Blog Posts

Do you know your data-doppelganger?

What kind of data trace do you leave behind you?

Data awareness on the rise

Do you know, or dare to know, what information is collected about you online? Internet advertising is a multi-billion dollar business and it keeps on growing exponentially. However, there has been debate about how tech companies collect people’s data and use it for dubious purposes. Giants such as Apple and Google have focused more on privacy during the last year, but in terms of managing your own data, the internet still seems to be the new wild west. 

People have become more aware and concerned about the amount of data being collected about them. Apps and websites are collecting personal information such as location and buying habits, often without asking permission. In a recent study by PCMag, a staggering 70% of the respondents stated they did not agree with companies tracking them for marketing purposes. Tracking may result in better customer service, but oftentimes it also feels intimidating and intruding. Another side of the story are the various online bubbles we quickly find ourselves in. When content becomes more and more targeted, we get to see only the kind of information that supports our perspective on life, excluding opposite viewpoints. 

Data stealers

Huge, uncontrollable amounts of data have given new tools for criminals as well. Identity thefts are on the rise. At the same time law enforcement don’t necessarily have the resources to keep up. In a Statista report of the Finnish cybermarket, 91% of the respondents believed that the risk of becoming a victim of cybercrime is increasing in the future. People have become more aware of the possibilities to control the information shared online. In the same Statista study, 72% of the respondents had tried to adjust their social media settings to protect their privacy.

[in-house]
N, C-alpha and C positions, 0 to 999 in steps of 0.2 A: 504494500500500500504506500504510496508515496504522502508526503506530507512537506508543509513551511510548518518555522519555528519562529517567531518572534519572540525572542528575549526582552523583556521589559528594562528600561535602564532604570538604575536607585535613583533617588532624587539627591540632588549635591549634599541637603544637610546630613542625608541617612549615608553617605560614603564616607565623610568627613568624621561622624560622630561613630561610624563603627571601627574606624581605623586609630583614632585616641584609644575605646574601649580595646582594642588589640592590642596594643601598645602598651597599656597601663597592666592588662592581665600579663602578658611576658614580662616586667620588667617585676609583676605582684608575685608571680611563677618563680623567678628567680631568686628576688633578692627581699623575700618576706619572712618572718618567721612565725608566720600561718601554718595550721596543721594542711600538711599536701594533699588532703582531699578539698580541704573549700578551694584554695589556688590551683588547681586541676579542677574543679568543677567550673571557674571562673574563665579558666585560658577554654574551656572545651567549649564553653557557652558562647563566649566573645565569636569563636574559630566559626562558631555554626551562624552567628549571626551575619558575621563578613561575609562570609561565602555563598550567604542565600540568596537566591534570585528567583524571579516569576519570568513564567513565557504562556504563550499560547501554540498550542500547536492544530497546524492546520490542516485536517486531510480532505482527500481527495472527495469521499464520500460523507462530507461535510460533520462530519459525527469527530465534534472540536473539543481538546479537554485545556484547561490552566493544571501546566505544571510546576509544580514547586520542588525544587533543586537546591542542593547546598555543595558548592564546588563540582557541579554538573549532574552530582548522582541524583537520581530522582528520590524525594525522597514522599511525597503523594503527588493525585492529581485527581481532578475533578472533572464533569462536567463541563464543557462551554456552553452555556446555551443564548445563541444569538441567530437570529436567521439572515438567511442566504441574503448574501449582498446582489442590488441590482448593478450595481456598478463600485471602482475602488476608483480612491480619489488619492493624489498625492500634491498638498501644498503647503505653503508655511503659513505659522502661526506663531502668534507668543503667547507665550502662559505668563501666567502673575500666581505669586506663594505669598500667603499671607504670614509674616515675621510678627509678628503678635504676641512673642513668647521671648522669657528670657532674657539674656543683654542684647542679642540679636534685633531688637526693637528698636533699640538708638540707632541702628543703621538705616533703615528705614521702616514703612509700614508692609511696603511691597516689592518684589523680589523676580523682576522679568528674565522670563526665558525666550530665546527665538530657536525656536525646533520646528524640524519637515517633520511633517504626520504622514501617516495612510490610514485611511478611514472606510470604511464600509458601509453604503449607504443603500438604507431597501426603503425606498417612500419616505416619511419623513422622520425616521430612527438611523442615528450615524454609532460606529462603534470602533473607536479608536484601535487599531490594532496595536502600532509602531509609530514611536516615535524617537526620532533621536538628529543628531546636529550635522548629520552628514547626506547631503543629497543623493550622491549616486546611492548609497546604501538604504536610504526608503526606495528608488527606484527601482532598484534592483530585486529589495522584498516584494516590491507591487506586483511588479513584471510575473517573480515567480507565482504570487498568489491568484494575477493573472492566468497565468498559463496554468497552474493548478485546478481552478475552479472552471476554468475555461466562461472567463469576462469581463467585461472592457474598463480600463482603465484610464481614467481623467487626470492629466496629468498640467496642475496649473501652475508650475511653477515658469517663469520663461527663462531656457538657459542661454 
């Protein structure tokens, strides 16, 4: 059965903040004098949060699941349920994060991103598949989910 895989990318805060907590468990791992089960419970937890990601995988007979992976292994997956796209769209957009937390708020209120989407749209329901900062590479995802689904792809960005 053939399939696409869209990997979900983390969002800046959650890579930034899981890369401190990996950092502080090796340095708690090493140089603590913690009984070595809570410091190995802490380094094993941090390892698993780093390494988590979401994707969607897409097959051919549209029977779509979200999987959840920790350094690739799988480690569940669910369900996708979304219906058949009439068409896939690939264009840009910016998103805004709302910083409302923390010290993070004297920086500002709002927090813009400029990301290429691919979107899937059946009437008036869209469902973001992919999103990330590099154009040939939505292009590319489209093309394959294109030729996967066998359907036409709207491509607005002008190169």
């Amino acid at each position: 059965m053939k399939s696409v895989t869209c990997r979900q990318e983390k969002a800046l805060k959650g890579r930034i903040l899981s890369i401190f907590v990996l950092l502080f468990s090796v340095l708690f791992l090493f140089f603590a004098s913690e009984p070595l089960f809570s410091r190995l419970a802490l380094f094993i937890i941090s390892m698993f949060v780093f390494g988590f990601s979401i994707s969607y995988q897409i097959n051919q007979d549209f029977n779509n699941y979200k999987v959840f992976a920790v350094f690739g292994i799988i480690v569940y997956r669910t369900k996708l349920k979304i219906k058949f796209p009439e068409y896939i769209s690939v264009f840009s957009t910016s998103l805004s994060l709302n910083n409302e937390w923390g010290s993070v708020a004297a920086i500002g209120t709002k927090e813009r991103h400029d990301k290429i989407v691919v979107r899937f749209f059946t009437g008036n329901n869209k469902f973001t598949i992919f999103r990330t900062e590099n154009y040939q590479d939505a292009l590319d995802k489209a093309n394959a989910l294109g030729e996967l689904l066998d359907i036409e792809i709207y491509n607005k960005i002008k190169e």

Tech to the rescue

Despite the concerns, the rapid evolution of technology also has great potential to improve and support our everyday life. As stated in the Forbes article, humane tech could well be the next era of human rights and technology: “We must harness these same technologies to promote greater security, inclusion, participation, and socio-economic development.” To create humane solutions, tech companies need to include expertise from different backgrounds. This helps in creating solutions that include social aspects and human rights into the DNA of emerging technologies.

Go and explore this future scenario in Keops Espa, Eteläesplanadi 12, Helsinki.

The installation has been concepted and executed by Loihde Trust, Kodeco and Loihde Factor.